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Graphics by Rhio

 The Beginning of Tulsa
By J. M. Hall (1927)

(c) Karolyn Kay Garland (1997)

Nothing here is free for the taking. This book is reproduced here with the permission of the copyright holder - see copyright statement.

 

Page 9

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J. M. Hall (con't)

and to make it a good place to rear a family.
       He is a staunch believer in morality and the enforcement of law. Very friendly to all organizations that are trying to make this world what the Man of Galilee would have it be.
       He and his wife have reared their family in Tulsa. Three girls and two boys. The children attended the mission and public schools in Tulsa. Then were sent away to finish their education.

THE RAILROAD TO TULSA

       The first railroad into what is now Tulsa was the vein through which the town's life blood flowed. But ahead of the railroad went a small army of tramps, from town to town and from house to house, begging for clothing and something to eat.
       About 1875 a railroad known as the Atlantic and Pacific constructed a line from Pierce City, Mo., to Vinita, Indian Territory, making a junction with the Missouri, Kansas and Texas road that had bean constructed through the territory some years earlier. Vinita remained the terminus of the A. and P. road seven years.
       The Frisco railroad corporation took over the Atlantic and Pacific some time prior to January, 1882, when a contract was let to extend the line from Vinita, in the Cherokee Nation, to the Arkansas river, which was in the Creek Nation at the point decided on for the new terminus. This point is now Tulsa, Oklahoma.
       The contractors given the job were 0. B. Gunn of Kansas City, Mo.; C. M. Condon and H. C. Hall of Oswego, Kan., and B. F. Hobart of Springfield, Mo.
       Mr. Gunn's business was to look after the construction part of the road, since he was an engineer, let the subcontracts and check up the estimates made by the engineers. H. C. Hall looked after the pay rolls, assisted in buying supplies and spent part of his time at the railroad company's offices in St. Louis. C. M. Condon was a banker, and concerned with the financial end of fulfilling the contracts. B. F. Hobart was connected with the M. K. & T. Coal Co.

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VINITA BECOMES A CITY

       In January, 1882, the contractors bought their grading outfit, 65 teams of mules in St. Louis, corn, oats and hay in Kansas and Missouri and shipped every thing to Vinita. It was a busy period for that small town, which immediately took on some aspects of a city.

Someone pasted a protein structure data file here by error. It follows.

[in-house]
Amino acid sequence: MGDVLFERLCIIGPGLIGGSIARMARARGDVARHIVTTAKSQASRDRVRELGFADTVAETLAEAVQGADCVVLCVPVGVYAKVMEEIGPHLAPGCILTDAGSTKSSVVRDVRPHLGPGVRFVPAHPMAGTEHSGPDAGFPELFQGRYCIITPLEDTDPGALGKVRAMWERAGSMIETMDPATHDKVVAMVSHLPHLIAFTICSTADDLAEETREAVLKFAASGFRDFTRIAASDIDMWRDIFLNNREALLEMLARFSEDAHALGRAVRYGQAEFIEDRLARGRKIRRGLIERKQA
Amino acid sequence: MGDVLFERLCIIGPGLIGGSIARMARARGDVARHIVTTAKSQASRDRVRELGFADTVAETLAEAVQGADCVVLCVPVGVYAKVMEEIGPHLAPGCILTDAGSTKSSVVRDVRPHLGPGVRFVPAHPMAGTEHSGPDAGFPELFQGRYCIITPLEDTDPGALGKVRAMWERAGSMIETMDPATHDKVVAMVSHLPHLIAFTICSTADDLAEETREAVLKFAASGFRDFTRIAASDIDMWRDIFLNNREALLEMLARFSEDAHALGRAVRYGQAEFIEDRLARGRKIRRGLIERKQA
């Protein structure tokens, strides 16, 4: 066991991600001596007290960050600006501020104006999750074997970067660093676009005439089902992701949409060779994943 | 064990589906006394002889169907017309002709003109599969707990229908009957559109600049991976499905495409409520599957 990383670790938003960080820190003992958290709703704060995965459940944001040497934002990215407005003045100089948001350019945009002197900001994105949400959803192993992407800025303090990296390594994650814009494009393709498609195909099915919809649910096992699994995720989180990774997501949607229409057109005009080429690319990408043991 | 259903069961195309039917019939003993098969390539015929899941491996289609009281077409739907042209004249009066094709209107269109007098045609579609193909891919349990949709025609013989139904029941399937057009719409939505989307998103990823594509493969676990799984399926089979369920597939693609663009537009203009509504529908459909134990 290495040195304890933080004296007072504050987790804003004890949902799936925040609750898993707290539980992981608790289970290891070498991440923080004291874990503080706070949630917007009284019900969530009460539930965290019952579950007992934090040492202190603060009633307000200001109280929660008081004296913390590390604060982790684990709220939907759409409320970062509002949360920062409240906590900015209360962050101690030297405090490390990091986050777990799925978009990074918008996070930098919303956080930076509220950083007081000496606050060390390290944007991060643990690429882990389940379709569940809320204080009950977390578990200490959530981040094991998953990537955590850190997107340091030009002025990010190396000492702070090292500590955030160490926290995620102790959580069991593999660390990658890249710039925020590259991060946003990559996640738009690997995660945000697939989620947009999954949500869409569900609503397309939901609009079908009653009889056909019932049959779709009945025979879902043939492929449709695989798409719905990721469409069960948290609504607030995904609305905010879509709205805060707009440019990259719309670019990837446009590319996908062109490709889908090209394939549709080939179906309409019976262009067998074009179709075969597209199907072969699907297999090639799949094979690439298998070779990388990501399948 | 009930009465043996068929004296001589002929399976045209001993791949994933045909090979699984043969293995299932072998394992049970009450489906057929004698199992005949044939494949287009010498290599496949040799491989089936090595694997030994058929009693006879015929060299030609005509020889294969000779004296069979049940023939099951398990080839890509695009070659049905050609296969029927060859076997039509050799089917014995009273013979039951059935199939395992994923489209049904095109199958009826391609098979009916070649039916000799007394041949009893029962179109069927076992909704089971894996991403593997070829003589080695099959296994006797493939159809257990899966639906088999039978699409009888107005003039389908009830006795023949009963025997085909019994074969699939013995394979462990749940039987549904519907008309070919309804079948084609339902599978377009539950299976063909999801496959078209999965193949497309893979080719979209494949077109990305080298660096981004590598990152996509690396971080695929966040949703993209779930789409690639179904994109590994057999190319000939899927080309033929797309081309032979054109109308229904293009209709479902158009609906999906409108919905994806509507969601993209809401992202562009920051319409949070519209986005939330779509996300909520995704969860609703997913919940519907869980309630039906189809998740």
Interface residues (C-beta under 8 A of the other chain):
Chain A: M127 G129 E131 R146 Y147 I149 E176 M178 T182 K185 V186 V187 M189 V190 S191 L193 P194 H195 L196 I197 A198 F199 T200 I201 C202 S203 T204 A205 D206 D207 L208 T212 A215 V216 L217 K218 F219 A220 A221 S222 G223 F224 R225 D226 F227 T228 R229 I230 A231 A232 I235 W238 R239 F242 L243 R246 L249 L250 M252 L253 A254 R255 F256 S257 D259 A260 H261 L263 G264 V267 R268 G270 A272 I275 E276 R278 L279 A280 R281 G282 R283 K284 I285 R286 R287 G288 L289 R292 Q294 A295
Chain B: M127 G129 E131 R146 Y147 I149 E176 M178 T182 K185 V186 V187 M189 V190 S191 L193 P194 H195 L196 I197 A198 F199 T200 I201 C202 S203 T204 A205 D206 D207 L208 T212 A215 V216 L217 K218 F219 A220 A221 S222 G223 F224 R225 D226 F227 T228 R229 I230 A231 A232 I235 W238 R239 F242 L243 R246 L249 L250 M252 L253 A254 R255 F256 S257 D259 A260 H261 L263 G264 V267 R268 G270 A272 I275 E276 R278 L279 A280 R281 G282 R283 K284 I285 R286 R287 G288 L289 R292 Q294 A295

When the contractors had everything in readiness they found they were short of men, and placed an order for 100 workers with an employment agency in St. Louis. Within 10 days about 75 men were unloaded as the depot in Vinita - without bedding of any kind, hungry and the worst lot of dirty, rednosed bums that the Territory has ever seen, before or since.
       The author was working with his brother and the other contractors. A store building had been rented in Vinita, one with two rooms on the ground floor and single large hall occupying the second floor. The lower rooms had been filled with groceries, work clothing, tents and tools.
       The bums were marched from the rail road station to the hall, then marched down again and given bales of hay, so they could make down beds like farmers do for their horses. Then negroes were hired to fry bacon and cut bread and the hungry men ate with great gusto for several days, it being too cold to start work. There was snow on the ground. The men had no liquor and were not in the best of spirits because of this fact.

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MELTED WITH THE SNOW

       Then the snow melted and so did the army of bums. They went on the tramp route, and they had a hard time. Talk about hard times; we don't know anything about real hard times in these days.
       But more men were hired and J. E. Thomes, the chief engineer, had his crew set grade stakes beginning at Vinita and the construction work on the railroad to the Arkansas river was on!
       Sub-contractors soon appeared in considerable numbers. Some of them wanted one mile, some two miles and others from three to five miles.
       Some white men had preceded the railroad into the Territory, of course. About five miles West of Vinita the grade stakes were set through a farm owned by an Irishman who had married a Cherokee woman. When the graders came to this farm the Irishman said "no."
       Now there is a fighting combination for you - an Irishman and a Cherokee woman. The Irishman made his enemies furnish part of his defense. He built a barricade out of railroad ties that had already been dumped on his land and he got inside the barricade. His wife carried food and water to him and he kept the whole force of railroad workers at bay for several days.
       The contractor on this particular section sent for two gunmen who were noted

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